A beautiful noise

2012-08-18 14:56

Charl Blignaut visits the Field Band Foundation, which uses music to transform lives. Muntu Vilakazi took the pictures

There’s the sound of a trumpet as we walk on to the field of Joburg’s Alex Stadium.

A small group of boys hang out, one on trumpet while his friend raps, freestyle, over the brass notes.

The photographer introduces himself, chats.

The trumpet kid shrugs.

“Sure. Course, what we really want is our photo in Daily Sun.”

Young people arrive, carting instruments on to the field – marimbas, snares, cymbals, djembes, steel drums, even a great big tuba.

Spotting some unbroken chairs, I sit at the top of the stands with Phumzile Twala (38).

She’s the project coordinator, social officer and big sister in residence of a 250-member band that makes a whole lot of beautiful, thumping noise when they play, dancers adding spectacle.

Twala raises her voice above the warm-up cacophony to tell me it’s the final rehearsal before the Field Band Foundation’s regional competition.

It’s a big deal to win and get into the national finals.

We can see a good part of Alex from our seats, sardine-packed blocks of RDP houses and shacks.

The field is losing its battle against winter, but in the rest of the township there’s barely place for pedestrians, let alone grass.

The band members range in age from seven to 20, recruited from nearby schools and trained to play the instrument of their choice.

But what’s really going on isn’t about music.

After 15 years, there are 38 bands like this across all nine provinces, headed by a board chaired by Black Like Me’s Herman Mashaba.

What they do is use music lessons to teach life skills through peer education – HIV awareness, teen pregnancy, drug and alcohol abuse, punctuality, group dynamics.

“About 70% of the members come from disadvantaged households. Each one of them has different issues,” says Twala.

“Unemployed parents, alcoholism, sexual abuse … it’s common. I know, I talk to them, do school visits and home visits.”

Quiet counselling and practical help – like medical treatment and applying for grants – is part of the project.

So is creating skills and employment.

Each section of the band has a tutor who helps guide the members – in music and in life.

They’re trained at the Field Band Academy near Umdloti, outside Durban.

Next to what was once a nunnery in the lush green grounds of the ancient Oakford Priory is a building housing
the academy.

When I visit, a new intake of 41 tutors in training has just arrived, speaking a range of languages and aged between 19 and 23.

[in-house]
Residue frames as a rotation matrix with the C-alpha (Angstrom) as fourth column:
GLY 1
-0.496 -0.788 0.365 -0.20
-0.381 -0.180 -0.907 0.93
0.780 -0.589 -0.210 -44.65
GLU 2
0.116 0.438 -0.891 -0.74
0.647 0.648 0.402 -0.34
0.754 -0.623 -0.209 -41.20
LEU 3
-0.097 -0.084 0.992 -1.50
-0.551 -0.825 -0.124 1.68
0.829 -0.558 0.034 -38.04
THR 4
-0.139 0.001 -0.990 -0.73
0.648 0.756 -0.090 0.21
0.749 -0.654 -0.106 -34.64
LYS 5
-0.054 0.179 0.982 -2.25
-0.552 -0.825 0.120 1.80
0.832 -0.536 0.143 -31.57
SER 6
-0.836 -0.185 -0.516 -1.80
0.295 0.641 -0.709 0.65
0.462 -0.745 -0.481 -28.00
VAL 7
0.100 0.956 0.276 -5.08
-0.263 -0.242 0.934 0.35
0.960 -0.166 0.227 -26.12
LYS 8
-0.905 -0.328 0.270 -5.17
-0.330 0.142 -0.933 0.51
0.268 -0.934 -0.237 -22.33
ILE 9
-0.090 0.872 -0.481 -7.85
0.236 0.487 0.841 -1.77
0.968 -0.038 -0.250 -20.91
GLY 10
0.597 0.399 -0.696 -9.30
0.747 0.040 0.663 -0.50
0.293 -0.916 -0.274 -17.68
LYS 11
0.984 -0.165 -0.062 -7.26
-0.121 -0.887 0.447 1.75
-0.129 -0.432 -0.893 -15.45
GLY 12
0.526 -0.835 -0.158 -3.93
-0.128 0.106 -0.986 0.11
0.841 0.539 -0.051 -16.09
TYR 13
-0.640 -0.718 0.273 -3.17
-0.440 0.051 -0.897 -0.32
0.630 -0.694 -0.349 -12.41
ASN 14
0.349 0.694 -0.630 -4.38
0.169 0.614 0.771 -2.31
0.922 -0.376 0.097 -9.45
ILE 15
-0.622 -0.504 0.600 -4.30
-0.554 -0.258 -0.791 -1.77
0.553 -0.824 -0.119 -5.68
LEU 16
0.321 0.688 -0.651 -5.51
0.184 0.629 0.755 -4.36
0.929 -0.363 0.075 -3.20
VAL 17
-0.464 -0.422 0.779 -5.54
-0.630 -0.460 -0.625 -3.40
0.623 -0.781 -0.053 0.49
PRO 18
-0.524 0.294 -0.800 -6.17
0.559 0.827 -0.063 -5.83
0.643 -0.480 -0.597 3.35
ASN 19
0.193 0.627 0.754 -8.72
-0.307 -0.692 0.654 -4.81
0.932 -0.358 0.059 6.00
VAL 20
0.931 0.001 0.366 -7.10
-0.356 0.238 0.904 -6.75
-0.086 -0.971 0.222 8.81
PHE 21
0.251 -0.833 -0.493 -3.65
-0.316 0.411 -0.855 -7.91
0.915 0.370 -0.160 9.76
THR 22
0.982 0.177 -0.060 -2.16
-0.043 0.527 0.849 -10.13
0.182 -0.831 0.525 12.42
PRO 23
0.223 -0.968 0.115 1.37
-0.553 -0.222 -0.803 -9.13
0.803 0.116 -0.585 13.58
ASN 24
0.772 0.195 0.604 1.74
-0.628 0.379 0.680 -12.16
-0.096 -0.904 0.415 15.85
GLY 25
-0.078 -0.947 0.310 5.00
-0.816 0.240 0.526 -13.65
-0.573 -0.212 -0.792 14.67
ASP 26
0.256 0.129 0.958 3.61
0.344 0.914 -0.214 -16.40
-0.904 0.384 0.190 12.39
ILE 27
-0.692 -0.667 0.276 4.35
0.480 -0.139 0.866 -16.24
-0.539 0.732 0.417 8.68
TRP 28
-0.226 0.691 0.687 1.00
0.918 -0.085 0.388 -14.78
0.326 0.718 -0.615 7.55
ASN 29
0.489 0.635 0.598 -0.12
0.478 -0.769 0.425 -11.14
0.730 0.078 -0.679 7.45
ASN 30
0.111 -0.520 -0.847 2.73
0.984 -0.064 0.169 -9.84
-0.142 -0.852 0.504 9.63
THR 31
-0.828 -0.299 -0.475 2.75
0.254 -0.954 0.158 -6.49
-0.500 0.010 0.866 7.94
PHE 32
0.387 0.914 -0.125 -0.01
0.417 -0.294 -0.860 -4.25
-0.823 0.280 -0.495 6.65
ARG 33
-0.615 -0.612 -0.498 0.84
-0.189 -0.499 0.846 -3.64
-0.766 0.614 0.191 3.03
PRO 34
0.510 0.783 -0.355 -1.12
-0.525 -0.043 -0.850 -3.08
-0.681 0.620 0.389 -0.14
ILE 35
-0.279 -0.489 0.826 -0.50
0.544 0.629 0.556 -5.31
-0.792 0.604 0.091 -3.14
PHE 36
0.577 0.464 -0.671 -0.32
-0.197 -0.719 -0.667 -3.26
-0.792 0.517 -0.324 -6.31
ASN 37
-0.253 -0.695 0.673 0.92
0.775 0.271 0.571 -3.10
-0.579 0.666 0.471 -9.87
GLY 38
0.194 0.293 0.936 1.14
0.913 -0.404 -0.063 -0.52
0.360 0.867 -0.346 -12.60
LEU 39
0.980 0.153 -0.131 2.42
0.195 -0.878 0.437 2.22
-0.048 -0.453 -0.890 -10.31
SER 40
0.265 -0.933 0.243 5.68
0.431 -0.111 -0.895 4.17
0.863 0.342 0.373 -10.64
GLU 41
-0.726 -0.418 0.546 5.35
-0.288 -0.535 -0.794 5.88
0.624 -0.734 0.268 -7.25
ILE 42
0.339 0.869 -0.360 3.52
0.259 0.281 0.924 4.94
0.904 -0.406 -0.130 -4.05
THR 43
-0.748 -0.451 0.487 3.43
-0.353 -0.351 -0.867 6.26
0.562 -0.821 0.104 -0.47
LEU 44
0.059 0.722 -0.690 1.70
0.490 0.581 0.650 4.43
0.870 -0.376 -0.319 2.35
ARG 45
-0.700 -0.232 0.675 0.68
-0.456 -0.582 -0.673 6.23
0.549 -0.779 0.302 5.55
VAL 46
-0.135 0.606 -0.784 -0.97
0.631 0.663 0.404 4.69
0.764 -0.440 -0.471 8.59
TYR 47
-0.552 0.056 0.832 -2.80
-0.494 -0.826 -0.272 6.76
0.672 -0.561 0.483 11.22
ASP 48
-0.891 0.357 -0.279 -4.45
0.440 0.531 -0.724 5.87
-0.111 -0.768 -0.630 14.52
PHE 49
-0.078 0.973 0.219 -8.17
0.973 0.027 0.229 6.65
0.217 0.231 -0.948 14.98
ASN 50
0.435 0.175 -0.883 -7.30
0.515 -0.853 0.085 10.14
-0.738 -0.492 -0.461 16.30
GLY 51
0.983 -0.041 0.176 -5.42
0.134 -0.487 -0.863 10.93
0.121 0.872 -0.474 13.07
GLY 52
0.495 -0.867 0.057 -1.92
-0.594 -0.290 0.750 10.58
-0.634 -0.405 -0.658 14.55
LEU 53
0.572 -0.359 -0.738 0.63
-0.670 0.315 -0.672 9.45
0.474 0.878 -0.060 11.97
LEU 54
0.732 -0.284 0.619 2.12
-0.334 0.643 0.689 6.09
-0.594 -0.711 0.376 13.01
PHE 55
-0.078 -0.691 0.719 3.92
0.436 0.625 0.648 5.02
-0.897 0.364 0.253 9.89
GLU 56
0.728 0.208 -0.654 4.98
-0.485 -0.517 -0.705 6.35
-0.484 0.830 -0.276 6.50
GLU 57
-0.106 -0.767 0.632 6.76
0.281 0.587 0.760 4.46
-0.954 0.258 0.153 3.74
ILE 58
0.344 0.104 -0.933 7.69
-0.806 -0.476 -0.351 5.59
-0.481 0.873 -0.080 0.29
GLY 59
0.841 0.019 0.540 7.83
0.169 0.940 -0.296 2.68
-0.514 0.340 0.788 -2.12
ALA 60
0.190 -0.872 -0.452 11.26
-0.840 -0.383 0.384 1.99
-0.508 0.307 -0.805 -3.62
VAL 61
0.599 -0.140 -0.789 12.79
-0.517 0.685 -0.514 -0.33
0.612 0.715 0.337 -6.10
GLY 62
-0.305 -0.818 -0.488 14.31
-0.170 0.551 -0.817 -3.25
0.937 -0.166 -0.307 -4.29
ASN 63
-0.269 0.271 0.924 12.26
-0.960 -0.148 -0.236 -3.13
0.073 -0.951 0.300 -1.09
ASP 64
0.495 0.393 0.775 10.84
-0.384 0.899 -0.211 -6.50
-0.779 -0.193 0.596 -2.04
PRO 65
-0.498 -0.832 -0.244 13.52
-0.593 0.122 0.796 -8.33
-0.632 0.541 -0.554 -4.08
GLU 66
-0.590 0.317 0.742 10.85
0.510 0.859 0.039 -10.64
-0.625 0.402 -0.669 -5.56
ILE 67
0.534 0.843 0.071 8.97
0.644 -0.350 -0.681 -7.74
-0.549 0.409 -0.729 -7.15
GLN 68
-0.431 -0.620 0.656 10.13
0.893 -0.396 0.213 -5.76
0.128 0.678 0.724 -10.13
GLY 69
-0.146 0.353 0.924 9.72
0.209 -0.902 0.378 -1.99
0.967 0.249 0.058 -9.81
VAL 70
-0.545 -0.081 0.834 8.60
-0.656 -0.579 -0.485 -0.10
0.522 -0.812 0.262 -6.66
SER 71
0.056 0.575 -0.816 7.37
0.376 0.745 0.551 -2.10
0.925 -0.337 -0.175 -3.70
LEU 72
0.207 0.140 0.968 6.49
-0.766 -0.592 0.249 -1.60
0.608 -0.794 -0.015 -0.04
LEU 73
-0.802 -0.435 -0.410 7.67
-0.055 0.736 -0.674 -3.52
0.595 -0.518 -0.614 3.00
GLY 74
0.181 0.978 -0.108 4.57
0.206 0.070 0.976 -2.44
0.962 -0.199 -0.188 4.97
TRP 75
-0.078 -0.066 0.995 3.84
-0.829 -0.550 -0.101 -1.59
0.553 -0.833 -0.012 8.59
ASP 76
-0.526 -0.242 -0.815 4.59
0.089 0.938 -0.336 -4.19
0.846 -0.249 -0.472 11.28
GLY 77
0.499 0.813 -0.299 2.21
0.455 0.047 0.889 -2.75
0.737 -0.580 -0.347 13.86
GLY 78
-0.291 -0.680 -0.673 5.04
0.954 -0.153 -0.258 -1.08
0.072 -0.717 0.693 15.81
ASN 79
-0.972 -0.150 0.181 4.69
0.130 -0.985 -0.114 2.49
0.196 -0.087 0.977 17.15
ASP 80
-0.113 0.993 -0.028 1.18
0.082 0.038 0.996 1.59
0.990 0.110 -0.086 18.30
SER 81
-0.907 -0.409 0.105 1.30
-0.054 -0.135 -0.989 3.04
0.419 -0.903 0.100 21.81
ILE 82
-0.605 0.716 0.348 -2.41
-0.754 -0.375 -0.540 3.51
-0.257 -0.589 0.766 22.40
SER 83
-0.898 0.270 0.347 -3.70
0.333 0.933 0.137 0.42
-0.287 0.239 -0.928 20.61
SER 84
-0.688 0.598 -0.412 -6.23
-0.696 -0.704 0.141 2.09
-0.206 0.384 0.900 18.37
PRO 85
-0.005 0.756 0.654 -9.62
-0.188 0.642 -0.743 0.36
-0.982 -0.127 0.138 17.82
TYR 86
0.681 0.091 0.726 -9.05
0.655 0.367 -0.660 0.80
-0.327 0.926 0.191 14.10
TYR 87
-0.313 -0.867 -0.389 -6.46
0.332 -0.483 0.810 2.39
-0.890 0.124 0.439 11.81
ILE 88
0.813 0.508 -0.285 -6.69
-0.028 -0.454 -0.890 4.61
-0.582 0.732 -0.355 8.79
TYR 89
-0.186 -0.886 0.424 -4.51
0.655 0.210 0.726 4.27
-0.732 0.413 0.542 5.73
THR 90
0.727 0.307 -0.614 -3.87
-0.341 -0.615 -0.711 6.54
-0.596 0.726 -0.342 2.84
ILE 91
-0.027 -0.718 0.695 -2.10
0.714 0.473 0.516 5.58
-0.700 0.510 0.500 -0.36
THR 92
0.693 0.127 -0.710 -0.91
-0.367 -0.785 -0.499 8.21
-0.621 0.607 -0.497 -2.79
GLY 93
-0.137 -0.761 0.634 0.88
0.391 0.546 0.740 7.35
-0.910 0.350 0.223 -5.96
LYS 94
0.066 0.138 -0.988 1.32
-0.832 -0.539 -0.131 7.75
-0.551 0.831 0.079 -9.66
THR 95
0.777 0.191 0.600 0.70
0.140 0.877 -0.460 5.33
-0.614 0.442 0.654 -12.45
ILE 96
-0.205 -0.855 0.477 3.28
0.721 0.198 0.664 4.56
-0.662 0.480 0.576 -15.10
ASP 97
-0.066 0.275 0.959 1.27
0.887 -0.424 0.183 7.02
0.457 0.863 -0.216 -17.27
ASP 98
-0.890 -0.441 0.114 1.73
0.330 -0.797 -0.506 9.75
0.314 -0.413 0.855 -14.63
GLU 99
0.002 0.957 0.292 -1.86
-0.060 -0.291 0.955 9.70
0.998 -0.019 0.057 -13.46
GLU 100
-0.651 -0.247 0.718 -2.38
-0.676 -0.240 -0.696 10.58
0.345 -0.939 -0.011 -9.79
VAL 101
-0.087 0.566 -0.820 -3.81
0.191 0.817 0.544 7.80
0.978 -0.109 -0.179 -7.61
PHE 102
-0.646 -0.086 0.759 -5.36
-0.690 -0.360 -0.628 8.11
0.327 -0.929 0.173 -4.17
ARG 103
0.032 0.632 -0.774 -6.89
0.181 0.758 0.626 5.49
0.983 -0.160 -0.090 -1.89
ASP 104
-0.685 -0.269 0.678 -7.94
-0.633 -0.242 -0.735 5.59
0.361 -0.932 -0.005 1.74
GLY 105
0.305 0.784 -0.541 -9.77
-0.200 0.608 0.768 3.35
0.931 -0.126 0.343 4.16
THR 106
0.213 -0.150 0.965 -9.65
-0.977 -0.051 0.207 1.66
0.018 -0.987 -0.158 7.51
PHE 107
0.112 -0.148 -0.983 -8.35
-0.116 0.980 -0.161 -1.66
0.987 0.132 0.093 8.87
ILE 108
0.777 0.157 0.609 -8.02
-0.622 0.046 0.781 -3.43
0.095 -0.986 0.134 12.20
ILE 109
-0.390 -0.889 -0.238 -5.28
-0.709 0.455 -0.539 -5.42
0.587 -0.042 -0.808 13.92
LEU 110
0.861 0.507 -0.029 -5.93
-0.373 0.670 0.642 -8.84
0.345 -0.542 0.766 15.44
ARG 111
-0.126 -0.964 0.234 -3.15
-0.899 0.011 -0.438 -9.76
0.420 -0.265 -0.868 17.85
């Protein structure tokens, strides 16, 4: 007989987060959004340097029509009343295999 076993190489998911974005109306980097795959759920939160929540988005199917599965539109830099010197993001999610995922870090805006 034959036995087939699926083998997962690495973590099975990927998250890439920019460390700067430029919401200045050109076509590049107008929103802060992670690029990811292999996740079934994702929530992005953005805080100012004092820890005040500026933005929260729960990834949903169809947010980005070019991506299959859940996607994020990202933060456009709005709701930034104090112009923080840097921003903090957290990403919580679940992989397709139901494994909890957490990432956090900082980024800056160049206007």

They all rose through the bands to win a year here and a job in the field afterwards.

To accentuate the diversity, the rooms are named after foreign cities.

The principal resides in Nairobi.

Assembly is held in Athens.

I join an orientation session in Tokyo, the computer room.

There are many passionate individuals who stand and speak about the first 10 days of their academy experience – though none as striking as a camp young man in a woman’s wig with the nickname “Malema”.
 
He has plenty to say about his right to be respected for who he is.

Sharing and respect are the standard here, as is a demanding schedule.

The syllabus ranges from HIV education to spreadsheets, workplace safety to human rights, disability sensitivity to music theory.

“I joined the band in East London when I was 10,” says trumpeter Sikho Bevu (23) when we chat later.

Raised by a single mother, he says his male tutors in the band replaced the father he never knew.

“Where I live, in Mdantsane, the coolest thing for a young person to do is to smoke weed and be a drug smuggler. They think you’re stupid when they see you carrying a trumpet. But only until they see that you are progressing in life while they are still standing on the corner selling drugs.”

Softly spoken Keneilwe Dipheko (21) from Postmasburg says she’s here to learn leadership to be a good music teacher.

Deep into our conversation she shares part of her story.

“When I was growing up I never joined art projects. I was just a shy girl, alone the whole time. My stepfather was working but he got fired because of alcohol issues. I was 18 when I joined the band because of the bad things that happened at home. My stepfather was abusive with me.”

She gets tearful and I turn the conversation to the music.

“I play marimba. When I play I feel … excited and I feel happy … The rhythm is beautiful. You lose yourself.”

Before I leave I stop by a full band rehearsal.

The students are in a circle facing an Asian conductor from the Academy’s exchange programme with Norway.

It starts slow and brassy, and then explodes into percussion.

There are solos and freestyles that give way to singing and dancing, a controlled jubilation and beaming faces.

It’s the same back in Alex, pride shining from the band members as they unleash the music.

“You know what it’s all actually about?” says Twala next to me.

“Self-esteem.”


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